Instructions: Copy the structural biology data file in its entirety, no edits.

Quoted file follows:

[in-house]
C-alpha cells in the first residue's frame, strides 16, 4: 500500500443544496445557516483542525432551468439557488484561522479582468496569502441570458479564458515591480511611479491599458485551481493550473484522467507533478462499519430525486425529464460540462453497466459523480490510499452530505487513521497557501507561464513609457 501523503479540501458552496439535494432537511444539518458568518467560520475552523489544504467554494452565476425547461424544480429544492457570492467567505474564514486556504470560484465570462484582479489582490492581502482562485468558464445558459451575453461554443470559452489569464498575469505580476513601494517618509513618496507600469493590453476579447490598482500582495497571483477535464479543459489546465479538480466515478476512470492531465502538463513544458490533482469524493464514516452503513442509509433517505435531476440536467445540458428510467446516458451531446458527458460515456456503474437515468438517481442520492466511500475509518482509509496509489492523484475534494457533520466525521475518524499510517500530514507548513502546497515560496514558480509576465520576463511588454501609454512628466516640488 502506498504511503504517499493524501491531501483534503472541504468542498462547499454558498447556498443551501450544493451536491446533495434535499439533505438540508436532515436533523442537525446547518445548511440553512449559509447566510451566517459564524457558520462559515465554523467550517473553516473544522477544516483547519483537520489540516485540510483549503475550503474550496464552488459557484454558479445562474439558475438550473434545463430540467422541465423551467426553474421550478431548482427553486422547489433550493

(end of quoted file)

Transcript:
[in-house]
C-alpha cells in the first residue's frame, strides 16, 4: 500500500443544496445557516483542525432551468439557488484561522479582468496569502441570458479564458515591480511611479491599458485551481493550473484522467507533478462499519430525486425529464460540462453497466459523480490510499452530505487513521497557501507561464513609457 501523503479540501458552496439535494432537511444539518458568518467560520475552523489544504467554494452565476425547461424544480429544492457570492467567505474564514486556504470560484465570462484582479489582490492581502482562485468558464445558459451575453461554443470559452489569464498575469505580476513601494517618509513618496507600469493590453476579447490598482500582495497571483477535464479543459489546465479538480466515478476512470492531465502538463513544458490533482469524493464514516452503513442509509433517505435531476440536467445540458428510467446516458451531446458527458460515456456503474437515468438517481442520492466511500475509518482509509496509489492523484475534494457533520466525521475518524499510517500530514507548513502546497515560496514558480509576465520576463511588454501609454512628466516640488 502506498504511503504517499493524501491531501483534503472541504468542498462547499454558498447556498443551501450544493451536491446533495434535499439533505438540508436532515436533523442537525446547518445548511440553512449559509447566510451566517459564524457558520462559515465554523467550517473553516473544522477544516483547519483537520489540516485540510483549503475550503474550496464552488459557484454558479445562474439558475438550473434545463430540467422541465423551467426553474421550478431548482427553486422547489433550493